Such is the most plausible account which can now be obtained of the incunabula of this most indomitable little community, and of the circumstances under which it acquired its since illustrious name. It was, perhaps, natural that a little town, in the centre of insolent and bitter enemies, should assume a name which would long convey to their whole neighborhood a stinging lesson of mortification, and of prudential warning against similar molestations. As to the chronology of this little state, the Albanian author assures us, upon the testimony of the same old Suliotes, that “seventy years before” there were barely one hundred men fit for the active duties of war, which, in ordinary states of society, would imply a total population of four hundred souls. That may be taken, therefore, as the extreme limit of the Suliote population at a period of seventy years antecedently to the date of tke conversation on which he founds his information. But, as he has unfortunately omitted to fix the exact era of these conversations, the whole value of his accuracy is neutralized by his own carelessness. However, it is probable, from the internal evidence of his book, which brings down affairs below the year 1812, that his information was collected somewhere about 1810. We must carry back the epoch, therefore, at which Suli had risen to a population of four hundred, pretty nearly to the year 1740; and since, by the same traditionary evidence, Suli had then accomplished an independent existence through a space of eighty years, we have reason to conclude that the very first gatherings of poor Christian herdsmen to this sylvan sanctuary, when stung to madness by Turkish insolence and persecution, would take place about the era of the Restoration (of our Charles II.), that is, in 1660.

In more modern times, the Suliotes had expanded into four separate little towns, peopled by five hundred and sixty families, from which they were able to draw one thousand first-rate soldiers. But, by a very politic arrangement, they had colonized with sixty-six other families seven neighboring towns, over which, from situation, they had long been able to exercise a military preponderance. The benefits were incalculable which they obtained by this connection. At the first alarm of war the fighting men retreated with no incumbrances but their arms, ammunition, and a few days’ provision, into the four towns of Suli proper, which all lay within that ring fence of impregnable position from which no armies could ever dislodge them; meantime, they secretly drew supplies from the seven associate towns, which were better situated than themselves for agriculture, and which (apparently taking no part in the war) pursued their ordinary labors unmolested. Their tactics were simple, but judicious; if they saw a body of five or six thousand advancing against their position, knowing that it was idle for them to meet such a force in the open field, they contented themselves with detaching one hundred and fifty or two hundred men to skirmish on their flanks, and to harass them according to the advantages of the ground; but if they saw no more than five hundred or one thousand in the hostile column, they then issued in equal or superior numbers, in the certainty of beating them, striking an effectual panic into their hearts, and also of profiting largely by plunder and by ransom.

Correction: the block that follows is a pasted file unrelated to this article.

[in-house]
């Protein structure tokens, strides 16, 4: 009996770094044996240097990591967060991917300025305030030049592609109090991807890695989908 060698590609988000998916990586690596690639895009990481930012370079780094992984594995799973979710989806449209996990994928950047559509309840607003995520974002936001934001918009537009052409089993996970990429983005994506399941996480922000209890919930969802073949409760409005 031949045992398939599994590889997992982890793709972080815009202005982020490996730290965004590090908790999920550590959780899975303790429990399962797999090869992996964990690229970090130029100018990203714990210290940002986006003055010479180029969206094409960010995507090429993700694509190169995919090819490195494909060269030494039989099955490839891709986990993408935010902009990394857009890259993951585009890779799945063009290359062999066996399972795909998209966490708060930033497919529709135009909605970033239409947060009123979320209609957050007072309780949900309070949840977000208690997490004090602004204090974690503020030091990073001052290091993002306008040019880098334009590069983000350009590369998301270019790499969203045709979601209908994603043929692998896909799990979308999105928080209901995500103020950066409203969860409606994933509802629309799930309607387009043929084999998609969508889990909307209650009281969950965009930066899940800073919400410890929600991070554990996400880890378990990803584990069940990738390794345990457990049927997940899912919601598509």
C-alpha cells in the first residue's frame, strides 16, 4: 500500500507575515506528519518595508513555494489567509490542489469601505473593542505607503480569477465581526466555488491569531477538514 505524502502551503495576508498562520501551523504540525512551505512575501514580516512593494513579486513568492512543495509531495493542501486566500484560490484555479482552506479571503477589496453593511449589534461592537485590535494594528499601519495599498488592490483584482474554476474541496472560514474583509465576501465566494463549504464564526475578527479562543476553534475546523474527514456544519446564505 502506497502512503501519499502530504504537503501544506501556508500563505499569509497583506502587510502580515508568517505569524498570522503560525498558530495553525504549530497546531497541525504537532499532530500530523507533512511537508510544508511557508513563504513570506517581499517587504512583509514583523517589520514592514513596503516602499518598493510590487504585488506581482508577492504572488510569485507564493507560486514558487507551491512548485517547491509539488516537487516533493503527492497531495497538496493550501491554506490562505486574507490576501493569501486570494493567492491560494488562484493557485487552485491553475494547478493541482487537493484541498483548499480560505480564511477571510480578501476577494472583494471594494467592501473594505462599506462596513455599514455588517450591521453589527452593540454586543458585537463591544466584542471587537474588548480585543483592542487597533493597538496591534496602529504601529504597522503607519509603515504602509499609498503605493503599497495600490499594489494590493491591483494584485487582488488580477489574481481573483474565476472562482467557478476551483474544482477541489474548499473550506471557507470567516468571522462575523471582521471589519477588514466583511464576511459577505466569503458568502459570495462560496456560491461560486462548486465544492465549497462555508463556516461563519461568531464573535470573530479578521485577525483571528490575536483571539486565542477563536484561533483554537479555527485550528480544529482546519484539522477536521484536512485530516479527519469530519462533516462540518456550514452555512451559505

In so small and select a community, where so much must continually depend upon individual qualities and personal heroism, it may readily be supposed that the women would play an important part; in fact, “the women carry arms and fight bravely. When the men go to war, the women bring them food and provisions; when they see their strength declining in combat, they run to their assistance, and fight along with them; but, if by any chance their husbands behave with cowardice, they snatch their arms from them, and abuse them, calling them mean, and unworthy of having a wife.” Upon these feelings there has even been built a law in Suli, which must deeply interest the pride of women in the martial honor of their husbands; agreeably to this law, any woman whose husband has distinguished himself in battle, upon going to a fountain to draw water, has the liberty to drive away another woman whose husband is tainted with the reproach of cowardice; and all who succeed her, “from dawn to dewy eve,” unless under the ban of the same withering stigma, have the same privilege of taunting her with her husband’s baseness, and of stepping between her or her cattle until their own wants are fully supplied.